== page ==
The Australian share market is tipped to correct itself and open higher after faltering at the close in anticipation of a Wall Street dip that never eventuated.
Threats of US imposed tariffs on China spooked the Australian market to close 32 points lower on Friday.
However, Wall Street weathered the uncertainty, which should mean a bump in the local market at the open, according to AMP Capital’s chief economist Shane Oliver.
‘We’ll have a bit of a bounce to make up for that,’ Dr Oliver told AAP on Sunday.
‘It looks like we’ll recover a big chunk of the losses we saw on Friday.’
Dr Oliver said the futures index was pointing to a 25 point climb on Monday
Positive economic data helped steady the US market amid the political uncertainty borne out of President Donald Trump’s ongoing trade threats, Dr Oliver said.
‘It’s just weathering it, it’s sort of something that causes nervousness in the markets when the headlines hit, but then the market goes back to focus on the fact that underlying economic conditions are pretty strong,’ he said.
A new free trade deal with Indonesia, struck over the weekend by new Prime Minister Scott Morrison and President Joko Widodo, is good news according to Dr Oliver, but unlikely to influence much on the ASX.
‘It’s all very positive, but probably not enough to move the market at this point in time,’ he said.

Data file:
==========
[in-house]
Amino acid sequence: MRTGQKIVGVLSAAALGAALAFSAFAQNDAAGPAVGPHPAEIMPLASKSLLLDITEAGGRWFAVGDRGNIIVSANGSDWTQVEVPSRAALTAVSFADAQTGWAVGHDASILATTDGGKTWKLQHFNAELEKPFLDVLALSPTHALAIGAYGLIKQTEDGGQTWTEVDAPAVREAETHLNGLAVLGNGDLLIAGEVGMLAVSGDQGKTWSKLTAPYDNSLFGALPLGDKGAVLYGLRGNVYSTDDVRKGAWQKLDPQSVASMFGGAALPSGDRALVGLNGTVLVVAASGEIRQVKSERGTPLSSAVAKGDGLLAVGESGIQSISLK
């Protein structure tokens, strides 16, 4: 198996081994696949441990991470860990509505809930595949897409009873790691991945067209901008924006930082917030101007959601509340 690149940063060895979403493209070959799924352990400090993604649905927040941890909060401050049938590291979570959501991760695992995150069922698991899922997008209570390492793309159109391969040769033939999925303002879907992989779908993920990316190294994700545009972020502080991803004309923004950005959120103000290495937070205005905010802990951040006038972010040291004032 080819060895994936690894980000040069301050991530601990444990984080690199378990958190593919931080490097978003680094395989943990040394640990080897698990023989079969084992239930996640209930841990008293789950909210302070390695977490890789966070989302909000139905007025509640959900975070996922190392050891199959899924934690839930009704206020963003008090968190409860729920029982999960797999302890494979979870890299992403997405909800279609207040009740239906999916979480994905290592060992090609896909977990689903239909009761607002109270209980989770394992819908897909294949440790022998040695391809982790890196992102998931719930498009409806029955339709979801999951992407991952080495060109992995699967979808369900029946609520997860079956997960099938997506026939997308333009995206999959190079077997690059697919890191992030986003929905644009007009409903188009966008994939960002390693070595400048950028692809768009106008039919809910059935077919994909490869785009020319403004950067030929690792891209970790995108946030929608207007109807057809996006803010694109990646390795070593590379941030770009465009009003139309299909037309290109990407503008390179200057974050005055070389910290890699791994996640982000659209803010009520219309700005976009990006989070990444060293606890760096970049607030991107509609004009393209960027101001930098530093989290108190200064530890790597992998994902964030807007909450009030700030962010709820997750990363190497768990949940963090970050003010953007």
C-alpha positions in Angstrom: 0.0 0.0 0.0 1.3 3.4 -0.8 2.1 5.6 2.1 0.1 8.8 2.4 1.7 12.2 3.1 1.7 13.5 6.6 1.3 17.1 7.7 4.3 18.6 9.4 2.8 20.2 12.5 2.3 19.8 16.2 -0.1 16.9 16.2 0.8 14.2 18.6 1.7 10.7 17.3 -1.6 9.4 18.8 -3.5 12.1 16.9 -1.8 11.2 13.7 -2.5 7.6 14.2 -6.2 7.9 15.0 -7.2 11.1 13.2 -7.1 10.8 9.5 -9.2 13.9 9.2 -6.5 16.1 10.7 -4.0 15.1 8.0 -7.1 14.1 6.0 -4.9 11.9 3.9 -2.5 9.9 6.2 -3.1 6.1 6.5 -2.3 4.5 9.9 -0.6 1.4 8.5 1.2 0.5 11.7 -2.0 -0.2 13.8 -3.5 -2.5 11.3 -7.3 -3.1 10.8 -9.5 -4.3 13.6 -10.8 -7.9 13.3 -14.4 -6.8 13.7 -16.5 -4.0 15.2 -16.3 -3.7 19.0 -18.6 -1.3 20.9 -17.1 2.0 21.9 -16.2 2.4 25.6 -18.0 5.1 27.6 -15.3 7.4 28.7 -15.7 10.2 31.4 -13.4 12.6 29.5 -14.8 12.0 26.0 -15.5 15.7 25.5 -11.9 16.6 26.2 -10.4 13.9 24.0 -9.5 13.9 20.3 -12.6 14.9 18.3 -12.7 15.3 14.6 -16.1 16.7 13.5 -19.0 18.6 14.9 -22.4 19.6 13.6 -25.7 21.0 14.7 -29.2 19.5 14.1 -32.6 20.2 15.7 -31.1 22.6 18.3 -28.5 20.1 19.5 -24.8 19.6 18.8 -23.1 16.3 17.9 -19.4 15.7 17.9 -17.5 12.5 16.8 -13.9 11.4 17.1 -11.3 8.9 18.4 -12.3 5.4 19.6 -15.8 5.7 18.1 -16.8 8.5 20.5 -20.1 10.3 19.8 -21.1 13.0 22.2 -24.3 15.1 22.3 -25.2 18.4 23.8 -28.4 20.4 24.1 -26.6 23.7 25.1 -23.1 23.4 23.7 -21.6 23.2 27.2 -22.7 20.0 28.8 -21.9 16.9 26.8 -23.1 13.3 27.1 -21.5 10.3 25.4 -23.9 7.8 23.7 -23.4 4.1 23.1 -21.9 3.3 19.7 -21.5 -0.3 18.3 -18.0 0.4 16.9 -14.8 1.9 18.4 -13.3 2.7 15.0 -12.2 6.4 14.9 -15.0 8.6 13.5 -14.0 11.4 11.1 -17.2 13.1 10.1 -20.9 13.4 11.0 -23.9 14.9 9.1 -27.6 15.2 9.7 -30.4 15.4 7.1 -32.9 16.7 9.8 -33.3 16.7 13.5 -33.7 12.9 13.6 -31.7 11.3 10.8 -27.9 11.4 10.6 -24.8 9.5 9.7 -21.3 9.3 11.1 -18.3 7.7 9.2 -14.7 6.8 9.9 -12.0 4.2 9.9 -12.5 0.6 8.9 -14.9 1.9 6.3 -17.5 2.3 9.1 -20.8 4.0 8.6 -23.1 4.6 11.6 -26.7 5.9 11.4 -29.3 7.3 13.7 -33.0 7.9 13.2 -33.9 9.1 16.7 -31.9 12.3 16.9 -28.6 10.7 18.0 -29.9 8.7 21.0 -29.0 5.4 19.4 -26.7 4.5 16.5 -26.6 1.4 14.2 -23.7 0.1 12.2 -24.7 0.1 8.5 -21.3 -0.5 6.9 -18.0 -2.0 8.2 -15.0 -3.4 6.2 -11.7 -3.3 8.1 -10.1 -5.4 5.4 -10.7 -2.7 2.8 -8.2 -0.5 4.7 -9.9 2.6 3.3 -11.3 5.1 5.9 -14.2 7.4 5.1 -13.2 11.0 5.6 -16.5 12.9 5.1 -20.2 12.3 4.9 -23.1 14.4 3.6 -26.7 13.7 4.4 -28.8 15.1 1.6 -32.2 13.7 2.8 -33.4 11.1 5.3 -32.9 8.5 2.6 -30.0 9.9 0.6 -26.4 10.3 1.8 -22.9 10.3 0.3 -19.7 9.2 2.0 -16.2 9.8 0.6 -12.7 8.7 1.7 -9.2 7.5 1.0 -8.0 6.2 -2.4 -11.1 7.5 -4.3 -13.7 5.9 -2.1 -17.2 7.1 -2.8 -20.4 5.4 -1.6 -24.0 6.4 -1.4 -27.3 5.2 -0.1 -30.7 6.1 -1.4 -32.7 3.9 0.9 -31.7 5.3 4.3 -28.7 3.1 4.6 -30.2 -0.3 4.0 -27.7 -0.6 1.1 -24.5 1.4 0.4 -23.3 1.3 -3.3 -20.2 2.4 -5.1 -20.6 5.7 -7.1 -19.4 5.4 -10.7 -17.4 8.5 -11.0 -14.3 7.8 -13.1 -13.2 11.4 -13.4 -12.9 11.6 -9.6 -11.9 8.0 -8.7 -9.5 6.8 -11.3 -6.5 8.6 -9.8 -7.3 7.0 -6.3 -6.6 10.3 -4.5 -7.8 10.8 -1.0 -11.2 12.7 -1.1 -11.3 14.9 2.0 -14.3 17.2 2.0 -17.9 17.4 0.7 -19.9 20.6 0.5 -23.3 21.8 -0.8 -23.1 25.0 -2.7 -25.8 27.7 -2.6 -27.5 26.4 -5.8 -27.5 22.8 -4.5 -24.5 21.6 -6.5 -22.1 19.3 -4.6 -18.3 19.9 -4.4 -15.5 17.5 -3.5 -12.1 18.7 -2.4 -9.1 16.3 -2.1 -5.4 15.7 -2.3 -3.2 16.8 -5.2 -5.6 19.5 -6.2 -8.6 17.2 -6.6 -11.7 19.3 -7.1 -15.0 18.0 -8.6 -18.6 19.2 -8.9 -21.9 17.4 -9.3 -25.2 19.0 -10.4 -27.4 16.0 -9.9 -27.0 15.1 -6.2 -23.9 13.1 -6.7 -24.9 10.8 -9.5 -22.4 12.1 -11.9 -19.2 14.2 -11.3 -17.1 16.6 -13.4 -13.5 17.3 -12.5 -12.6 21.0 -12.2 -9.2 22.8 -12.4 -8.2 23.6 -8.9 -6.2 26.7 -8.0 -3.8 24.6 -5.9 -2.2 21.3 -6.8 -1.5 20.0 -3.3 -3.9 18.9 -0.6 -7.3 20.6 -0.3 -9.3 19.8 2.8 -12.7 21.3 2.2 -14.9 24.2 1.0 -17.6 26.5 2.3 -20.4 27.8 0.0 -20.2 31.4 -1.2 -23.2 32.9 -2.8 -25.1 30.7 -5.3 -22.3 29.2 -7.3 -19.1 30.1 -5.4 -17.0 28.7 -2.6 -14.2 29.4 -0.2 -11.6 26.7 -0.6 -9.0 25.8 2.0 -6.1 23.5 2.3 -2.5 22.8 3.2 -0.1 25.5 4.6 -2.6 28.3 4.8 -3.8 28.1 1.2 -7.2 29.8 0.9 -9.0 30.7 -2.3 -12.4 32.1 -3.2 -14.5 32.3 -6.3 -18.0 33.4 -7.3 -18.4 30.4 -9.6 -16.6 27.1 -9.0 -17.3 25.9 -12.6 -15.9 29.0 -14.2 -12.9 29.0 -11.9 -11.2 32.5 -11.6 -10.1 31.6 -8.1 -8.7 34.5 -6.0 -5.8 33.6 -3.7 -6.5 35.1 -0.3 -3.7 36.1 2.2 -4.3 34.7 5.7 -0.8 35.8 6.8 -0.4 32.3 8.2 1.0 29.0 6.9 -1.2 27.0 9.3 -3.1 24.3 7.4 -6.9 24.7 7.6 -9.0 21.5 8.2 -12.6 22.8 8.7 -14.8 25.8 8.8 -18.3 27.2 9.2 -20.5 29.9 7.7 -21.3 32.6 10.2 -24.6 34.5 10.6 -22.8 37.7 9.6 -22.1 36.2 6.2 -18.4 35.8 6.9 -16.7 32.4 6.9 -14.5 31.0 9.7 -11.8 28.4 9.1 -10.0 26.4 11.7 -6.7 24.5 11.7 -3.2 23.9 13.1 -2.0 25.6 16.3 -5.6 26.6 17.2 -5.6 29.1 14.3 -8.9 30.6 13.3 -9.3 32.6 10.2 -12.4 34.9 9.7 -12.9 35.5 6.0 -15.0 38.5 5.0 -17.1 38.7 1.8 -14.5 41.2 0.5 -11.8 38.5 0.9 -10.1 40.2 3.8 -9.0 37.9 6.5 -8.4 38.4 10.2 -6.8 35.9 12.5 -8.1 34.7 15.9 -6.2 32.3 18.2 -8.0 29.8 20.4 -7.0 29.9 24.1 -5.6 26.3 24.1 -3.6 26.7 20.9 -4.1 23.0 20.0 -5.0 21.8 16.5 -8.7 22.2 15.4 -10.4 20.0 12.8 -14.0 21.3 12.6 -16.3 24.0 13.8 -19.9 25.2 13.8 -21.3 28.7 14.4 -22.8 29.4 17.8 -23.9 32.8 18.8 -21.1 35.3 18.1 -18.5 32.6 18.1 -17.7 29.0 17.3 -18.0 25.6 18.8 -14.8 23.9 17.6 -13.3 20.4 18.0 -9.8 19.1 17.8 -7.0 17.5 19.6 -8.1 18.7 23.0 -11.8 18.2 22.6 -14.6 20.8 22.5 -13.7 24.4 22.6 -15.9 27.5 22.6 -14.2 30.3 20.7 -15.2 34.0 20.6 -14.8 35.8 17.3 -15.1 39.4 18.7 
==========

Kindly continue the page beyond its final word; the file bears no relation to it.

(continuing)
Meanwhile, the Reserve Bank is expected to keep interest rates on hold at a meeting on Tuesday, despite toying with the idea of a rise for several months.
‘I don’t even think it’s going to come next year, I think it’s a 2020 story,’ Dr Oliver said of when Australians could expect to see a rate rise from the RBA.
Dr Oliver said the market would take leads from a host of economic data due to be released through the week, including GDP figures.
He anticipates economic growth will be 0.7 of a per cent in the June quarter, ‘which is sort of OK growth, but probably not quite as strong as the Reserve Bank would like it to be’.
Official retail sales figures, to be released on Monday, and Friday’s Australian Bureau of Statistics housing finance data, are both expected to be soft, Dr Oliver said.
‘People don’t feel so happy to dip into their wallets when their house (value) is declining,’ he said.